Updated – Letter: Gulf Seafood industry hampered by spillway opening

Gulf seafood harvesters need federal disaster recovery funding to ease the suffering caused by the opening of the Bonnet Carre Spillway.,, In a letter to the U.S. secretary of commerce, Mississippi Gov. Phil Bryant stated that 70% of the Mississippi Sound’s already imperiled oyster population is estimated to be dead, with the crab catch down by 35%. Shrimp season in Mississippi, which usually begins in June, will also be affected. >click to read<14:36

Gov. Edwards Requests Federal Disaster Declaration for Flooded Fisheries – >click to read<

A big haul on Big Kandi

Jason George has a simple formula for improving water quality in Minnesota lakes: Take out the carp. George is hoping to remove 100,000 pounds or more under a special permit that is allowing his firm—Mike’s Rough Fish of Waterville, Minnesota—to harvest the fish.,,As of Wednesday, George was still waiting for the carp to spawn, which would make them more vulnerable to netting. They’re running a few weeks behind schedule due to the slow warm-up, he said. >Video, click to read< 08:37

‘War on Carp’ – U.S. Sen. Mitch McConnell’s message is help is on the way

McConnell said the focus of the interested parties is catching the Asian carp, marketing the fish and reducing the population so they no longer threaten bass fishing and tourism.,,, Marshall County Commissioner Kevin Spraggs, spearheading the Marshall County War on Asian Carp Working Group, said overall the information presented during the hour-long meeting was “very promising.” “I’m very, very encouraged today. We have the right people, the right experts working on it and there’s talk of subsidies to help get more commercial fishermen involved and Senator McConnell is aggressively working on funding,” he said. >click to read<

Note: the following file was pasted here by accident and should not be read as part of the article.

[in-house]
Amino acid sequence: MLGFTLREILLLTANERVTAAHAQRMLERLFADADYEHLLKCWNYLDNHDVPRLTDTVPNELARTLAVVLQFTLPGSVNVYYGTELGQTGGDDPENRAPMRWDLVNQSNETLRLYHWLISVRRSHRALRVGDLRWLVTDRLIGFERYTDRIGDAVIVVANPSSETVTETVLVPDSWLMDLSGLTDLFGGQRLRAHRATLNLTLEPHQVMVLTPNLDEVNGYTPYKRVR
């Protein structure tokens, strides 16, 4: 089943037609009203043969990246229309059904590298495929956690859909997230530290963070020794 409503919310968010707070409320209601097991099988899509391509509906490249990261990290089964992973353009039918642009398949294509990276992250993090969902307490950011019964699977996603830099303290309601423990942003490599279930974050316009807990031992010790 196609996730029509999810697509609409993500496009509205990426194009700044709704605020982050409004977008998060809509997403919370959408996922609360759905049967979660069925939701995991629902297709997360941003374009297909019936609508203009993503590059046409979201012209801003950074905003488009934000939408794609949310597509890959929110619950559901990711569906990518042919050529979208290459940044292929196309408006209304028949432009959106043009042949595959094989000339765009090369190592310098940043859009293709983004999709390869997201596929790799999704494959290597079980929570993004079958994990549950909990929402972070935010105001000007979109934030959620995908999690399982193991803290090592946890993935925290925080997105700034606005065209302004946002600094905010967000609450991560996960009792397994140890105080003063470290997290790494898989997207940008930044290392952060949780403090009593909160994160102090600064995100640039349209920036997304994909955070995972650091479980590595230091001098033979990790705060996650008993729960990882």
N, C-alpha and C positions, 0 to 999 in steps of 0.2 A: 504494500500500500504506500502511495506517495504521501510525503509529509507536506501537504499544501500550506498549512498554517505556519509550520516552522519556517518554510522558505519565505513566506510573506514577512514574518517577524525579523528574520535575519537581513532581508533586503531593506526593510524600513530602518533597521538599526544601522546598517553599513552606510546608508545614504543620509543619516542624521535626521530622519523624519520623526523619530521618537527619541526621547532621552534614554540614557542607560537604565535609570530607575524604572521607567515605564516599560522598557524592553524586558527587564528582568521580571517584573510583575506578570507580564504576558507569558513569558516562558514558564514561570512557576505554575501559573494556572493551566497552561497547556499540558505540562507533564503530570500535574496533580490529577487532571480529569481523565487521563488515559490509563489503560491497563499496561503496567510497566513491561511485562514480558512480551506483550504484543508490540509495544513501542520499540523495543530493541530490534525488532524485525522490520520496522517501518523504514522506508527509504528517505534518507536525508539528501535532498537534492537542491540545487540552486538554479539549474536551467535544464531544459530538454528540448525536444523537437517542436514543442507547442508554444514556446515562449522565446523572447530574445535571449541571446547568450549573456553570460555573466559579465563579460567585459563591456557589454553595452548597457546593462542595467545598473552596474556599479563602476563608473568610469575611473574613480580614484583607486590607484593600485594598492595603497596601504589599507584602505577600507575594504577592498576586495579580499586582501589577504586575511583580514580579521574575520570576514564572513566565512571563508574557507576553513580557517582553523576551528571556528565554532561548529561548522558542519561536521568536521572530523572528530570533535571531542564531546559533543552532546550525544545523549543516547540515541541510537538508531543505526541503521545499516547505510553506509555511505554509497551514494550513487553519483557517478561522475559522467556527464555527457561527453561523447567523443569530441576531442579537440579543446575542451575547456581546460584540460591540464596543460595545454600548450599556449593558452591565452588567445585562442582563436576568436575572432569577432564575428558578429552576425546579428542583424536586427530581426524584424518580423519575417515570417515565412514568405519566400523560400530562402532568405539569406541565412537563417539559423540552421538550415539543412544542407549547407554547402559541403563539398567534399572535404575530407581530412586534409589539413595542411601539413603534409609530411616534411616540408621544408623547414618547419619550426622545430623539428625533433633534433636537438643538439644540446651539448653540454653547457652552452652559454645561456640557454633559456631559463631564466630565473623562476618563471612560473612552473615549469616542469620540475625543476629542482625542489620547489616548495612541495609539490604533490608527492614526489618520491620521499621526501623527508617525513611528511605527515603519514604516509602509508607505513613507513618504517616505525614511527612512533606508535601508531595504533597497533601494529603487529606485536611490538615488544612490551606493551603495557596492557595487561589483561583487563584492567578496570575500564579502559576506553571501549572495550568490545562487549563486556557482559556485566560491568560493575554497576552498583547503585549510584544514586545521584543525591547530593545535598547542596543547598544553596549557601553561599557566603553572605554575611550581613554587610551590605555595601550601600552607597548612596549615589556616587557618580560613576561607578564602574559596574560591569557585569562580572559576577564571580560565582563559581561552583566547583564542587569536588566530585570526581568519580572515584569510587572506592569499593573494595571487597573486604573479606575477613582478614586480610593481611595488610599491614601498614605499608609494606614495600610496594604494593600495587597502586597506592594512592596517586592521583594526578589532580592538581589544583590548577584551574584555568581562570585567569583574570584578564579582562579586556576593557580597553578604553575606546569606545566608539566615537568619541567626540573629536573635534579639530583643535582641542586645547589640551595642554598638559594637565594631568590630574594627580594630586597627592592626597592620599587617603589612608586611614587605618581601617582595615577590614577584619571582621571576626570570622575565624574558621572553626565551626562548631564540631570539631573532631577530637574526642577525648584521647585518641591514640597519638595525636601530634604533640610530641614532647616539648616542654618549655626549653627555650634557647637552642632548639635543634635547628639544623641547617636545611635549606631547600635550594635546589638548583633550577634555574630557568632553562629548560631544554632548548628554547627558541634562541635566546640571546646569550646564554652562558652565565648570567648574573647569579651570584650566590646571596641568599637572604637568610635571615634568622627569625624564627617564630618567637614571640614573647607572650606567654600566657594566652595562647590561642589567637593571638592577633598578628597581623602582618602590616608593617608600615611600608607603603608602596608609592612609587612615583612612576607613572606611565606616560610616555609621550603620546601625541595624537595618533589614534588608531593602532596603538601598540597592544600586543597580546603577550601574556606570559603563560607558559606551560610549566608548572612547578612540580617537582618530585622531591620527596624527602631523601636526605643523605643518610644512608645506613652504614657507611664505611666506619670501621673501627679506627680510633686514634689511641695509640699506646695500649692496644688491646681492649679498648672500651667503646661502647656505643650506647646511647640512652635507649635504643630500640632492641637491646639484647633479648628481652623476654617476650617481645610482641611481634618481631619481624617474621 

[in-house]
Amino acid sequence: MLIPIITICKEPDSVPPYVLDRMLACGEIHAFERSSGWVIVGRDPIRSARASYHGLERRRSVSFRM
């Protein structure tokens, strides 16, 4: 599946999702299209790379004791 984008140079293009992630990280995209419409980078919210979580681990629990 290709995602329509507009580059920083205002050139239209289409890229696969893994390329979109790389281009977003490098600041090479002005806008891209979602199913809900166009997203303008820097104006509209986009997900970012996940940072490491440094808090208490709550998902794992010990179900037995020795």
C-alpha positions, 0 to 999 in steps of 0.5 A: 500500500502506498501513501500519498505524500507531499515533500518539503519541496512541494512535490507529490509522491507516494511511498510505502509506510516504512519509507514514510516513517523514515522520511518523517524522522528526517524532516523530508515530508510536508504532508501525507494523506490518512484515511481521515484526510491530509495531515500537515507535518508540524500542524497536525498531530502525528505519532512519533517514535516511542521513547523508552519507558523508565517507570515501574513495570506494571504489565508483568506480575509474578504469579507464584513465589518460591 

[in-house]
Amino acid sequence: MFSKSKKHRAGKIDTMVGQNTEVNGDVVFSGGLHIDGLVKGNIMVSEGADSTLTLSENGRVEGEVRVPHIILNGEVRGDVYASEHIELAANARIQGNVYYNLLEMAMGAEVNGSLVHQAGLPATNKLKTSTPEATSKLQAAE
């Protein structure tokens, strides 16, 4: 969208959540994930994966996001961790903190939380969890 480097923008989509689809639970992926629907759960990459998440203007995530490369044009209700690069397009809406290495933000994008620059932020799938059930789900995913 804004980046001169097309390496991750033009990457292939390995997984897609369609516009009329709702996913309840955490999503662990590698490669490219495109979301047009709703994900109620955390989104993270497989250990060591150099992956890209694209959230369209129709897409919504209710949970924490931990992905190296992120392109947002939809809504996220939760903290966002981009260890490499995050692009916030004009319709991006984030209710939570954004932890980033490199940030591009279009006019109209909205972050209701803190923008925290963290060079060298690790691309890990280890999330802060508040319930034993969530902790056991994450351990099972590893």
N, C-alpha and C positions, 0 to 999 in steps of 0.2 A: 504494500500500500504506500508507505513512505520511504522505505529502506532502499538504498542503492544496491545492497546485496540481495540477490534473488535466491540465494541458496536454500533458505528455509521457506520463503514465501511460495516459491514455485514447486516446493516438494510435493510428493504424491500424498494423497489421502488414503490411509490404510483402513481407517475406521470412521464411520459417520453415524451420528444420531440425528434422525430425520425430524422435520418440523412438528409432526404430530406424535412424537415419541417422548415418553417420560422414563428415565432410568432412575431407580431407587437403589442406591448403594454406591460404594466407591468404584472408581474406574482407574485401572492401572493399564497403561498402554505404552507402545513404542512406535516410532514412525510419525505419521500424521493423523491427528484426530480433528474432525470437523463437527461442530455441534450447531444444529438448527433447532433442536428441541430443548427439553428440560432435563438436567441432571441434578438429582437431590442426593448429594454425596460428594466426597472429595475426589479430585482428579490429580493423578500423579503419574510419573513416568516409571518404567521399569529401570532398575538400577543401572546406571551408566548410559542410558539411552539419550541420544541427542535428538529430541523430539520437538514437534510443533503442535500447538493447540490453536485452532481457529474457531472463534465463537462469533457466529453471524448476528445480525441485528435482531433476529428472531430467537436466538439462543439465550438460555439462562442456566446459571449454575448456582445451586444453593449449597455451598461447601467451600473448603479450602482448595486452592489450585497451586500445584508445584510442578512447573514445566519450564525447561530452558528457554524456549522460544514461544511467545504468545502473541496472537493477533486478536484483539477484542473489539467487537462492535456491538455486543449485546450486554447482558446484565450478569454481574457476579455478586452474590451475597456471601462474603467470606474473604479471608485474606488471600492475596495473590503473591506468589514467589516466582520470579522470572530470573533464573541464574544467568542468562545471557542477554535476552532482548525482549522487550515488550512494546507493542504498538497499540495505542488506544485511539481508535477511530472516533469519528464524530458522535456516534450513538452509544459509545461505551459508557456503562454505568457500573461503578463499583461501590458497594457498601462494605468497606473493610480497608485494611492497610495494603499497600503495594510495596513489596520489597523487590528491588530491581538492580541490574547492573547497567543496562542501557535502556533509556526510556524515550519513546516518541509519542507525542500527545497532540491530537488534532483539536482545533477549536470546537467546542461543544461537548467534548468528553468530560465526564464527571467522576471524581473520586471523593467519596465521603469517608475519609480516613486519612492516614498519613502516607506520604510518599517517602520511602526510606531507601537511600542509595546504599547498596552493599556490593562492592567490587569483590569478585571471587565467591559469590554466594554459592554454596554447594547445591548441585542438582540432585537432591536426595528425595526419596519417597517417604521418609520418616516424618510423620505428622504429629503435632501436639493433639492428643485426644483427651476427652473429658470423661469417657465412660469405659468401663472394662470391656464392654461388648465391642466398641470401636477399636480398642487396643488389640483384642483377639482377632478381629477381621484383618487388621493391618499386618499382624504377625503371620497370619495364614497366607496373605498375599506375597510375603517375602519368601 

Army Corps approves $778M plan to block Asian carp advance

The head of the Army Corps of Engineers has sent Congress a $778 million plan to fortify an Illinois waterway with noisemakers, electric cables and other devices in the hope that they will prevent Asian carp from reaching the Great Lakes, where the aggressive invaders could leave other fish with too little to eat. The plan represents a compromise between proposals to erect barriers that would seal off Lake Michigan from the river and less drastic measures such as stepped-up commercial fishing.>click to read<09:14

How an invasive species or pig hide could solve Maine’s lobster bait crisis